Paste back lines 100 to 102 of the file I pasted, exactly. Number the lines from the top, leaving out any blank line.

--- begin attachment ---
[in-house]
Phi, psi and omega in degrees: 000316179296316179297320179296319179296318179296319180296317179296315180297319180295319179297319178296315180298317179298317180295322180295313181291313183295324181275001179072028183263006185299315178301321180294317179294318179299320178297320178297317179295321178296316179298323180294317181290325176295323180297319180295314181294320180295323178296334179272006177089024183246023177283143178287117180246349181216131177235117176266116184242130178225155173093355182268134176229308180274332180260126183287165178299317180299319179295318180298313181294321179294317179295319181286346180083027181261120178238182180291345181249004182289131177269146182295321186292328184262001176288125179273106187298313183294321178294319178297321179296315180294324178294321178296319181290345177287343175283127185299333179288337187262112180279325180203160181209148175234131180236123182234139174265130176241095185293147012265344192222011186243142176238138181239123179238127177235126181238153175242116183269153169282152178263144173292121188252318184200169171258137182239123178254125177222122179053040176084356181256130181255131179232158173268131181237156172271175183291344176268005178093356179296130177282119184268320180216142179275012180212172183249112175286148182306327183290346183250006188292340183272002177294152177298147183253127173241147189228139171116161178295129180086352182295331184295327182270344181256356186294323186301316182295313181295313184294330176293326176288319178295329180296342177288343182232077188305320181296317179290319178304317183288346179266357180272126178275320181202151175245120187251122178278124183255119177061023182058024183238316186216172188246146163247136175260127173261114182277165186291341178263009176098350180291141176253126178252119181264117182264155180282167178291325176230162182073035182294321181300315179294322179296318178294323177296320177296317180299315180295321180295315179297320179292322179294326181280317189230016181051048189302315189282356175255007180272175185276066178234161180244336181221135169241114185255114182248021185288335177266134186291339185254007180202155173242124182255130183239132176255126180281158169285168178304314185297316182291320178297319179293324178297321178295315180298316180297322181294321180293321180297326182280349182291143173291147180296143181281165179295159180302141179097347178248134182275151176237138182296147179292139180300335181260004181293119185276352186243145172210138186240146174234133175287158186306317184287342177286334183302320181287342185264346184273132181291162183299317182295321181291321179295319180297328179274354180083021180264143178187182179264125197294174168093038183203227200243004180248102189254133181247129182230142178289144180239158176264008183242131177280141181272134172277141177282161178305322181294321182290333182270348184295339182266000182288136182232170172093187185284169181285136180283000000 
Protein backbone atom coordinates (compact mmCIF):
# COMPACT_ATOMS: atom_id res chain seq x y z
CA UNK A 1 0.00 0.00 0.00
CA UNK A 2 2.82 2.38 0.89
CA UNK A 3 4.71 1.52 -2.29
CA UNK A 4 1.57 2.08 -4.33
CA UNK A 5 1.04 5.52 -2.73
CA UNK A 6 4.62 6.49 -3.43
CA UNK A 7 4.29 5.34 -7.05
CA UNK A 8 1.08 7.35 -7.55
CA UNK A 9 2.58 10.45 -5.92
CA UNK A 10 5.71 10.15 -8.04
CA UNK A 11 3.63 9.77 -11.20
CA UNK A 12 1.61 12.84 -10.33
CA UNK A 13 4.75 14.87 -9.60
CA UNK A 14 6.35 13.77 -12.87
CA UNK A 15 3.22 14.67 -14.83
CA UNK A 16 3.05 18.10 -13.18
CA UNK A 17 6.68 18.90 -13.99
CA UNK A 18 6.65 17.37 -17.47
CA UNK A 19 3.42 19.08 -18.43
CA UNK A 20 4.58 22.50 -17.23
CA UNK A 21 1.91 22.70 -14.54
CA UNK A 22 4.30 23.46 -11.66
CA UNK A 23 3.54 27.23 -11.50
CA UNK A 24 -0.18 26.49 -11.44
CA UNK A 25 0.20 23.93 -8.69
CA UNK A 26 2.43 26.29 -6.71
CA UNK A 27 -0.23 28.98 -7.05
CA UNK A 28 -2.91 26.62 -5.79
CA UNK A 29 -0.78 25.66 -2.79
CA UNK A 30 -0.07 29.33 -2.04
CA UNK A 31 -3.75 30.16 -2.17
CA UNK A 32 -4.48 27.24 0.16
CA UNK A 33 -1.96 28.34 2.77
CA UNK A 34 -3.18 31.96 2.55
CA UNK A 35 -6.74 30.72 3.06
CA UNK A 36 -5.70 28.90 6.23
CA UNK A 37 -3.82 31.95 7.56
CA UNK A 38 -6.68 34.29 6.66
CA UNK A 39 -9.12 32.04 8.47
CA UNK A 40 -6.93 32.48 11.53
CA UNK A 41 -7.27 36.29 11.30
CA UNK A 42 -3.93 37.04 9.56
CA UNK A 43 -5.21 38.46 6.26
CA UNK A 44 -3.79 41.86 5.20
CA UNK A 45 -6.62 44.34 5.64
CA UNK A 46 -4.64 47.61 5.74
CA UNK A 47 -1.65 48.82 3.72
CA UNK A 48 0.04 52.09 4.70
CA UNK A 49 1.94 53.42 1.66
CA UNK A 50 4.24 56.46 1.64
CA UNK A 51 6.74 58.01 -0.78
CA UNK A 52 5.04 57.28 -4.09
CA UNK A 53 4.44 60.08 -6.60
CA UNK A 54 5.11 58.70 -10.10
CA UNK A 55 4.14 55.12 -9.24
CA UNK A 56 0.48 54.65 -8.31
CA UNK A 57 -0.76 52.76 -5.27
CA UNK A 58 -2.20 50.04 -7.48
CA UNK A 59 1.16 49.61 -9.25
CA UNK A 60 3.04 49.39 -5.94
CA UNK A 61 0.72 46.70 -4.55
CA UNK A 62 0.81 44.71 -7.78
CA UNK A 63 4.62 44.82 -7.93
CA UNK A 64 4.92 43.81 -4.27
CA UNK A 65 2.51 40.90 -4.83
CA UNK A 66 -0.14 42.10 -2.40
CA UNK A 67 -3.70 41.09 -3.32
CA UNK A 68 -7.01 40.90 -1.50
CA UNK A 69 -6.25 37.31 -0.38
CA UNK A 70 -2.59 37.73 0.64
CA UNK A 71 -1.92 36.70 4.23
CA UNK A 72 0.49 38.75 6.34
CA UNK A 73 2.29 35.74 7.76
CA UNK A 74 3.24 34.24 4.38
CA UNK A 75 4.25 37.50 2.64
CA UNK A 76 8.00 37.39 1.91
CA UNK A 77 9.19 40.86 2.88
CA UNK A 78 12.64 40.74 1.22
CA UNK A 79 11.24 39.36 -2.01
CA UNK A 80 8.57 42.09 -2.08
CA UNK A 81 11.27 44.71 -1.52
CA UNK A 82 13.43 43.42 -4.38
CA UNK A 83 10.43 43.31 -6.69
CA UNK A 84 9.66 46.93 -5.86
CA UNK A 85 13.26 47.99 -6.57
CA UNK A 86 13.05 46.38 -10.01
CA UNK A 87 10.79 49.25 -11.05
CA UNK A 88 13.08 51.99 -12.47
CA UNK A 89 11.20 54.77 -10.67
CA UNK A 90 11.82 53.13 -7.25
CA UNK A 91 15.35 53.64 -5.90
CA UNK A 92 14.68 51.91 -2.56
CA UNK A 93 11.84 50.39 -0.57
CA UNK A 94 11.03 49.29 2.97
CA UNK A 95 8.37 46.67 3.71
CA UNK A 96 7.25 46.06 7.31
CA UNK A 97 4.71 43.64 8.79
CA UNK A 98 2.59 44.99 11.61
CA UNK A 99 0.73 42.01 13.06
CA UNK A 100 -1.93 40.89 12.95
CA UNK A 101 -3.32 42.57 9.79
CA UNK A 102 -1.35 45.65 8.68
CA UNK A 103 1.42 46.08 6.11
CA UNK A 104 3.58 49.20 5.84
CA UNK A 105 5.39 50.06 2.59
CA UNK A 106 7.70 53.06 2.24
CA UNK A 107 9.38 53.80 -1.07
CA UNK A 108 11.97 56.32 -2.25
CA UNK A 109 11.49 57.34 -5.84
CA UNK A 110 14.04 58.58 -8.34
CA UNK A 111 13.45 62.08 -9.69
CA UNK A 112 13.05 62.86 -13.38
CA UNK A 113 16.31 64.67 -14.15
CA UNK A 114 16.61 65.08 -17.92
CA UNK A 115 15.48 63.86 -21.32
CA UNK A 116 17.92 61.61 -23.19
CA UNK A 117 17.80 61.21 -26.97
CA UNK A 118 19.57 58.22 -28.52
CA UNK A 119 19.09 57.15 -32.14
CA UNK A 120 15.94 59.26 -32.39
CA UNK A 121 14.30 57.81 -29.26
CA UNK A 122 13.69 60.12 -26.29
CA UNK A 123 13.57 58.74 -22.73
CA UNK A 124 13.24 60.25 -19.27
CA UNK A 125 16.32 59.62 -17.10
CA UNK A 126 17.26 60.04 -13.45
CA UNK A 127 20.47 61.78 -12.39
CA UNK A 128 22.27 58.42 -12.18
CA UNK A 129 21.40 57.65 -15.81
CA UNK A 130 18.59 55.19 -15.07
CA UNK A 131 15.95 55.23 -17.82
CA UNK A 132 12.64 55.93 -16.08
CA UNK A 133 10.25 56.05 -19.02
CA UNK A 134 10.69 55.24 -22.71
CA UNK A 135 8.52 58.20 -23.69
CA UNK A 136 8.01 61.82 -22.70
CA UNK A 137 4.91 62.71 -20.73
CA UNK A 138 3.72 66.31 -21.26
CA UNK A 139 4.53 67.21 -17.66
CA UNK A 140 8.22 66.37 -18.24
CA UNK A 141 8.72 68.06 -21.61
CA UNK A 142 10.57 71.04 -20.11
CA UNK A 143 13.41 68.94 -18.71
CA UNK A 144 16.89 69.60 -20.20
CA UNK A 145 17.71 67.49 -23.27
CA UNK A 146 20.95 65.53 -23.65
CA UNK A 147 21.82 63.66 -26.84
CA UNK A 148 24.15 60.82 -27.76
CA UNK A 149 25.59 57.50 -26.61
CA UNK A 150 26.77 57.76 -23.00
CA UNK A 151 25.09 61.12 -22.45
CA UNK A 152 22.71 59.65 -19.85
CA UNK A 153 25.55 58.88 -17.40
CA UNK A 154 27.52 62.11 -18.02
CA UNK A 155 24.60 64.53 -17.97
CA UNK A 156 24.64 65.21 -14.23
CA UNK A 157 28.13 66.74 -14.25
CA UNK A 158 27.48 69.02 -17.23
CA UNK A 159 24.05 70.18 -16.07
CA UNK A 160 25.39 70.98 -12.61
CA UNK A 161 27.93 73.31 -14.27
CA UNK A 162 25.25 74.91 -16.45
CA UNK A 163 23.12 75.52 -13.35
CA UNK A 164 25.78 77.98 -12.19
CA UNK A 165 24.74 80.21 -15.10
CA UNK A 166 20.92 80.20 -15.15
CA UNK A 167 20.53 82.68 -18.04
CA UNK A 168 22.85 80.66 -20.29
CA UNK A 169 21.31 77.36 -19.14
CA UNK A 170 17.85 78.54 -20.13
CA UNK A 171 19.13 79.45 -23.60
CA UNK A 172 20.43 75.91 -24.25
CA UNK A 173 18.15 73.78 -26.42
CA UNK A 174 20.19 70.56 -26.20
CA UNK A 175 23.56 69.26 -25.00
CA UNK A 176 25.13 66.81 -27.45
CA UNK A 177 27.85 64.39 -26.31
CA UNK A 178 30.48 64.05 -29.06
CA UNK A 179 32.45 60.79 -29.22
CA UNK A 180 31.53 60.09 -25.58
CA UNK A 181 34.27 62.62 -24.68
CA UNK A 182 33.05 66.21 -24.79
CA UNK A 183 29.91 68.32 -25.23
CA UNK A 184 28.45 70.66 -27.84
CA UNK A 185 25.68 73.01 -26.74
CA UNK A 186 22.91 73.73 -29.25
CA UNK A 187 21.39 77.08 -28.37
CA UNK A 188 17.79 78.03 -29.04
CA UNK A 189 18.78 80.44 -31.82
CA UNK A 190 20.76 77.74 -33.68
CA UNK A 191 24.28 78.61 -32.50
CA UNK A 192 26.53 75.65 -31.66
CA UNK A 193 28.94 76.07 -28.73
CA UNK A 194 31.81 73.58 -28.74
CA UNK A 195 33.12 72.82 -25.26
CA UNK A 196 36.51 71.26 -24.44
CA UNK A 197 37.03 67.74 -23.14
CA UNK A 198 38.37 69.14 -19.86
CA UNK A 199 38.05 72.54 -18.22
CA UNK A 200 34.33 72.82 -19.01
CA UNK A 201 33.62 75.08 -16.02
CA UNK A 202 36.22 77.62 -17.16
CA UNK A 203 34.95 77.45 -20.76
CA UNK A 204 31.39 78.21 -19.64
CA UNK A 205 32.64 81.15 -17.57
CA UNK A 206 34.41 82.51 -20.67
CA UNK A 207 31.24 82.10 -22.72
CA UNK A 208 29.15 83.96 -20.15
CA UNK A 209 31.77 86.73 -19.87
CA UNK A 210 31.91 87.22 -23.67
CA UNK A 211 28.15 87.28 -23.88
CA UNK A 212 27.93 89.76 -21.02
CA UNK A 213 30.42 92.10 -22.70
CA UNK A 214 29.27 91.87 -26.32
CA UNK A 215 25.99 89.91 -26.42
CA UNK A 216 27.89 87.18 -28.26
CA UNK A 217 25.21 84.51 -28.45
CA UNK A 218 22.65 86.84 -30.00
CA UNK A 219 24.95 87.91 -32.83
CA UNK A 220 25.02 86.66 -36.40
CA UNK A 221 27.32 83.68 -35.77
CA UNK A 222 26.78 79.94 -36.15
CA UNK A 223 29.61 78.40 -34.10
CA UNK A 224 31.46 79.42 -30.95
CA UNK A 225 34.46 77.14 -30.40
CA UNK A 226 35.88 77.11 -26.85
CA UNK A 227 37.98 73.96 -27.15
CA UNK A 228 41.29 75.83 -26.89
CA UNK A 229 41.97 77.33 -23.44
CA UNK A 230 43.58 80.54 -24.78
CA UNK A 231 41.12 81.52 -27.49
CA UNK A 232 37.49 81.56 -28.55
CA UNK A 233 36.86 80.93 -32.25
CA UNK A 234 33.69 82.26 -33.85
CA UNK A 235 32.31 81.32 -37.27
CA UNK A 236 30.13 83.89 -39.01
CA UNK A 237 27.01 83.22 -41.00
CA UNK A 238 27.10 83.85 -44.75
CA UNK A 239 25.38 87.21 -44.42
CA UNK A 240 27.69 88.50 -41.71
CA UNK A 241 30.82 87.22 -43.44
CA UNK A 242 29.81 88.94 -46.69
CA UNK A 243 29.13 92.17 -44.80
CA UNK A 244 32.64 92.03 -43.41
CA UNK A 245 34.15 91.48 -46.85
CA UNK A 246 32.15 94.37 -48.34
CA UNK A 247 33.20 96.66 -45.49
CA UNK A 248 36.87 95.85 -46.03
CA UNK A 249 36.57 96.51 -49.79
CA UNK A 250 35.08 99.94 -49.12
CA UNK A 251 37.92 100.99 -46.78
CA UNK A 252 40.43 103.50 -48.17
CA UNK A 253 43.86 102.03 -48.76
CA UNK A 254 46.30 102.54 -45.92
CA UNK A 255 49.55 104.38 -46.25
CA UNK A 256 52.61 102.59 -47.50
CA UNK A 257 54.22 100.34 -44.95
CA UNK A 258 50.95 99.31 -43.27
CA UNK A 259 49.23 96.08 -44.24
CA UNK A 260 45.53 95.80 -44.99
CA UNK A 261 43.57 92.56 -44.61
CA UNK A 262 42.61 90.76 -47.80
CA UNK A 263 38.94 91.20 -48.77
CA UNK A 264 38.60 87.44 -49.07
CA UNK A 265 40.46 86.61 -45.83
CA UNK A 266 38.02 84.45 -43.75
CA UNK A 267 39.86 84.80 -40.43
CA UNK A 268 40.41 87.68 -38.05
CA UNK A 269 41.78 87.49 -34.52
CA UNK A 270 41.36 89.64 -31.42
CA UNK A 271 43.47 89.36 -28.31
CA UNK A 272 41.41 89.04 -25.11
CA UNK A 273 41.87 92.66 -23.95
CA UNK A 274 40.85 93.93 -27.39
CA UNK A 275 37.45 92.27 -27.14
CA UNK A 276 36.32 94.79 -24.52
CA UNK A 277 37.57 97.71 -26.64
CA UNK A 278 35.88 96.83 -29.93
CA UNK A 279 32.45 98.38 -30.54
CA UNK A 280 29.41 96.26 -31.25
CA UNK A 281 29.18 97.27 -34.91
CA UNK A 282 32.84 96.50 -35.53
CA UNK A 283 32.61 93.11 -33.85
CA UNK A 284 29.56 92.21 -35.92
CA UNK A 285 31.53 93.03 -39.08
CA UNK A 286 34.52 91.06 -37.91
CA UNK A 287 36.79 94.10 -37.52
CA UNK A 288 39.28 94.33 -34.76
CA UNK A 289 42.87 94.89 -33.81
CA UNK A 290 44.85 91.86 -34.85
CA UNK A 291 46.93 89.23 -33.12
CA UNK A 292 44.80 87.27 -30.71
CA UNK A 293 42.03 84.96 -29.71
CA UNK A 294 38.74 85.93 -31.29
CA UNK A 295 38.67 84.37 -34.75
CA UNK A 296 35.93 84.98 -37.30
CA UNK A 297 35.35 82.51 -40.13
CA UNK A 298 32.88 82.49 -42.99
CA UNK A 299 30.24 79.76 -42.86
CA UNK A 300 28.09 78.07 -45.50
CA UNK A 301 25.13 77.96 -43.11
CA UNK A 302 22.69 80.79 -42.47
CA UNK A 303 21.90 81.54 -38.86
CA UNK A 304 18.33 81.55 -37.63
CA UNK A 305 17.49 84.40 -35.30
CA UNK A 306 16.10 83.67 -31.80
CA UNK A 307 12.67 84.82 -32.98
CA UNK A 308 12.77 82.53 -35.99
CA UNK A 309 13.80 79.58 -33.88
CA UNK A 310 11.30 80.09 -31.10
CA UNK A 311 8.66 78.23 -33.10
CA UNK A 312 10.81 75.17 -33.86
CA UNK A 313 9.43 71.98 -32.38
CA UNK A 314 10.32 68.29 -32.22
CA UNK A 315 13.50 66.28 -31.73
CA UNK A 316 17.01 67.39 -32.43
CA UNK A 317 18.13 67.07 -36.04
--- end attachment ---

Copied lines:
CA UNK A 96 7.25 46.06 7.31
CA UNK A 97 4.71 43.64 8.79
CA UNK A 98 2.59 44.99 11.61